But at a deeper level this objection would say that it is not fair for God to create some people who knew would sin and be eternally condemned, and whom He would not redeem. Paul raises this objection in Romans 9 (citation of the passage). Here is the heart of the “unfairness” objection against the doctrine of election. If each person’s ultimate destiny is determined by God, not by the person himself or herself (that is, even when people make willing choices that determine whether they will be saved or not, if God is actually behind those choices somehow causing them to occur), then how can this be fair?  Paul’s response is not one that appeals to our pride, nor does he attempt to give a philosophical explanation of why this is just. He simply calls on God’s rights as the omnipotent Creator (Romans 9:20-24)…there is a point beyond which we cannot answer back to God or question His justice. He has done what He has done according to His sovereign will. He is the Creator; we are the creatures, and we ultimately have no basis from which to accuse Him of unfairness or injustice.

Furthermore, this troubles us greatly because not only does it say that we can’t always understand His purposes or question His great purposes, but it goes further…that God is actually glorified in all of this.  Certainly He does not desire anyone to go to Hell (1 Tim. 2:4) but He is glorified in His actions because they magnify His perfect holy character.  Reprobation magnifies His justice, and salvation magnifies His mercy.

Why?

There is a certain point beyond which we may not pry, as I mentioned above, and as Paul alludes to when he says, “who are you, O man, to answer back to God?”  But I want us to understand that while we may not understand the eternal counsel of His will, we can still understand the basic parameters of His will and His actions, and these parameters have to do with His pleasure, His honor, and His glory.

Look at what that Ephesians passage said about the reason for predestination.  Verses 6 and 12 both said this was for “the praise of His glory” or “His glorious grace.”

Then look at what Romans says about the reason for reprobation. Verse 23 says this was “in order to make known the riches of His glory.”

In other words, all things work together not only for our good (Romans 8:28), but they will all eventually work together for His glory.  Indeed all of human history will culminate in Christ’s receiving the glory that is due Him.  No matter what the issue, we can be certain that God does it because He finds pleasure in His plan, and wants to receive glory in and through that plan.

The Example of Christ and Our Response

Perhaps the most grueling and baffling example of predestination was the plan set forth from before creation for the death of Jesus Christ. God predestined Jesus to die a horrific death on the cross. This plan was forged before He even made the world! He could have said, “No I am not going to do this act of creation because ultimately my Son will have to die.” But that is not what He did.  According to His own pleasure and plan to the glory of His son and the praise of His name, He created the world and all that is in it, and He did so with the full knowledge that one day He would send His Son to die for the sins of the world.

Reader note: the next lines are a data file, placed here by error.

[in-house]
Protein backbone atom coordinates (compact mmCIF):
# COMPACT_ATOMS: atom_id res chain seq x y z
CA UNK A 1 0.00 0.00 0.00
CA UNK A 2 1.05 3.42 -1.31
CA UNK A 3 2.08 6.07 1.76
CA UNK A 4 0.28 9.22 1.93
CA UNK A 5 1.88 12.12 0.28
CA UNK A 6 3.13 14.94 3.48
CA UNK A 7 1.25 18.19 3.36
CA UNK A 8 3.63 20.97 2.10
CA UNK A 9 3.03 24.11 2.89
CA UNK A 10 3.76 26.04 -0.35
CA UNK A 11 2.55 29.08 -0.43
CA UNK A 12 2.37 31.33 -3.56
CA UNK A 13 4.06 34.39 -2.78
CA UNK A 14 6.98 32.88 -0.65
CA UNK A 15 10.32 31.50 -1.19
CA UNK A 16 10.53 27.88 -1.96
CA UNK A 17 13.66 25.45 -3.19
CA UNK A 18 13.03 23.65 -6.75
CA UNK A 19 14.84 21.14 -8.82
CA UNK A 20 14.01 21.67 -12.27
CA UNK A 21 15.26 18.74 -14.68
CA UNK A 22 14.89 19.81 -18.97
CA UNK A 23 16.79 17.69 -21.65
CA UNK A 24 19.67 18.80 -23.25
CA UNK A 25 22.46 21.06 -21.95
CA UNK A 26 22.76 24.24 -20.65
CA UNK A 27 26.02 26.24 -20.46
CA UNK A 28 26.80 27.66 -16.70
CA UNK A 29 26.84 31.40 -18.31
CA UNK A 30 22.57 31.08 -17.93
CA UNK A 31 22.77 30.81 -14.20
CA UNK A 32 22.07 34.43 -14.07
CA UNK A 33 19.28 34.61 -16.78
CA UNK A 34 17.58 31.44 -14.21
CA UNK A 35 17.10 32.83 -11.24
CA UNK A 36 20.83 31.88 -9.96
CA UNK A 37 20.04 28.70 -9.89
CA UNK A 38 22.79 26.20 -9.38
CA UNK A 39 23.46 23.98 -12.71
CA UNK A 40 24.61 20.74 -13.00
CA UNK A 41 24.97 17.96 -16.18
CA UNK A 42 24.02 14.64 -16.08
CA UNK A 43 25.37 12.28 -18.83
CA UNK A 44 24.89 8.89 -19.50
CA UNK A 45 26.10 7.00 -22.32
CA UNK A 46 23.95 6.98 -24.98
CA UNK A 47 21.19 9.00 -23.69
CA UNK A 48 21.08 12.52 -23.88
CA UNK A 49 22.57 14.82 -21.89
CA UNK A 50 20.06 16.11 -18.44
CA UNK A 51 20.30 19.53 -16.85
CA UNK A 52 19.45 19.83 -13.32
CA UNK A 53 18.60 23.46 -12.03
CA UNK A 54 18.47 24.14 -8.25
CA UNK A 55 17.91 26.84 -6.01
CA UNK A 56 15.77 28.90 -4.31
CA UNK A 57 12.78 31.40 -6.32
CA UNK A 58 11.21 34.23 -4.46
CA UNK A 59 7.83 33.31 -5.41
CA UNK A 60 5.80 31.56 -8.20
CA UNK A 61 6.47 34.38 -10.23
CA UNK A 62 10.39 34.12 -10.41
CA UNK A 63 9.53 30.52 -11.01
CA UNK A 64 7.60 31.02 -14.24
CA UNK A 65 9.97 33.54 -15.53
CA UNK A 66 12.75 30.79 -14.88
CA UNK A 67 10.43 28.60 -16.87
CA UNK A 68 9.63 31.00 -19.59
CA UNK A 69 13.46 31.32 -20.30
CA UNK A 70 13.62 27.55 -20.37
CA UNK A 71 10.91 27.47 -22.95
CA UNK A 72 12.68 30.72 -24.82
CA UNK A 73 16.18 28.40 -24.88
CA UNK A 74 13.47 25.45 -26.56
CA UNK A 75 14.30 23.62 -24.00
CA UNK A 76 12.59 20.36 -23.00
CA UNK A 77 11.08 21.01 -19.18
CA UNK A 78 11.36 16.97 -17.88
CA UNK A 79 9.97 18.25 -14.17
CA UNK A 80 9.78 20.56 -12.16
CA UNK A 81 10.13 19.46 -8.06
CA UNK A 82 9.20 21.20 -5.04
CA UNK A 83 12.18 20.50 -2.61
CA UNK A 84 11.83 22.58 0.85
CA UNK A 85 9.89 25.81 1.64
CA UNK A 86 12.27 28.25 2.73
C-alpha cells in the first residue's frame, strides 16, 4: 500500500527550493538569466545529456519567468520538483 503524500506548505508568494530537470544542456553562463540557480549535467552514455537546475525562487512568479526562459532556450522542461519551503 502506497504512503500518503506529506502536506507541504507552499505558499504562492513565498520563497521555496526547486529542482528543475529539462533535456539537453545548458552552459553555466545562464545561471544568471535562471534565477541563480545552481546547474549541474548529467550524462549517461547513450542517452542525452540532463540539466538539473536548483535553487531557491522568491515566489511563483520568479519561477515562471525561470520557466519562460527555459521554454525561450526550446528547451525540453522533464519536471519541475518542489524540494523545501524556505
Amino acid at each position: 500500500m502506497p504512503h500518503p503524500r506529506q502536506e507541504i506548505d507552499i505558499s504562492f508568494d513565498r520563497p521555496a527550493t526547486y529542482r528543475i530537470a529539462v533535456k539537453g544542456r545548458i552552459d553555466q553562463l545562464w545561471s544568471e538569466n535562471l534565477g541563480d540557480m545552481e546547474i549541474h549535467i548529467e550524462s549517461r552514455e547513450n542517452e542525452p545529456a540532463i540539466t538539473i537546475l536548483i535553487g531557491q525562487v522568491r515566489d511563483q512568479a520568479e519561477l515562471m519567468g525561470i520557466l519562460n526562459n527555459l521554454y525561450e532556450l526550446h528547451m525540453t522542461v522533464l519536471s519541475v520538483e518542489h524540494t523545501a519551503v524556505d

This is a great mystery. We ask, “Why would He create some whom He does not save?” When we ought to ask, “Why would God choose to send His Son to die for me even before He created a single solitary speck of earth?”  Asking the former appeals to our pride, asking the latter calls us to search out the depths of the love of God – love that is so unsearchable that we cannot understand or fathom it. We simply respond with Job:

“I know that you can do all things, and that no purpose of yours can be thwarted. ‘Who is this that hides counsel without knowledge?’ Therefore I have uttered what I did not understand, things too wonderful for me, which I did not know. ‘Hear, and I will speak; I will question you, and you make it known to me.’ I had heard of you by the hearing of the ear, but now my eye sees you; therefore I despise myself, and repent in dust and ashes.” (Job 42:1-6 ESV)

The Benefits of the Kingdom

On Sunday morning I spoke about the importance of understanding the inaugurated kingdom of Christ. I talked about how Christ’s victory over sin and death and his ushering in the “kingdom of God” marked a clear line in the sand of the history of the world.

I also remarked how as Christians we feel the tension of the sin and death of a fallen world around us, while also enjoying the fellowship and rest of spiritual victory and adoption in Christ.

I think it’s important that while we suffer the evils and ills of this world, that we realize in full faith that God is sovereign over this things, which is to say, He is ruling over these things. Thus, we join with the saints who have gone before us and wait in anticipation until the “kingdom of this earth become the kingdom of our Lord and Savior Jesus Christ” (Rev. 11:15).

To follow up on those thoughts, I wanted to paste below for you Anthony Hoekema’s description of this truth (because he articulates is much better than I!):

In the New Testament era the spiritual blessings enjoyed are more abundant than in the Old Testament days: the knowledge of God’s redemptive plan is vastly enriched, the faith of the New Testament believer is greatly deepened, and his grasp of the dimensions of God’s love as revealed in Christ is immeasurably strengthened. At the same time, however, the believers expectation of still greater blessings to come in the future is also intensified. The New Testament as well as the Old has a strong forward book. There is a deep conviction that the redemptive workings of the Holy Spirit which are now experienced are but the prelude to a far richer and more complete redemption in the future, and that the era which has been ushered in by the first coming of Jesus Christ will be followed by another era which will be more glorious than this one can possibly be. In other words, the New Testament believer is conscious, on the one hand, of the fact that the great eschatological event predicted in the Old Testament has already happened, while on the other hand he realizes that another momentous series of eschatological events is still to come.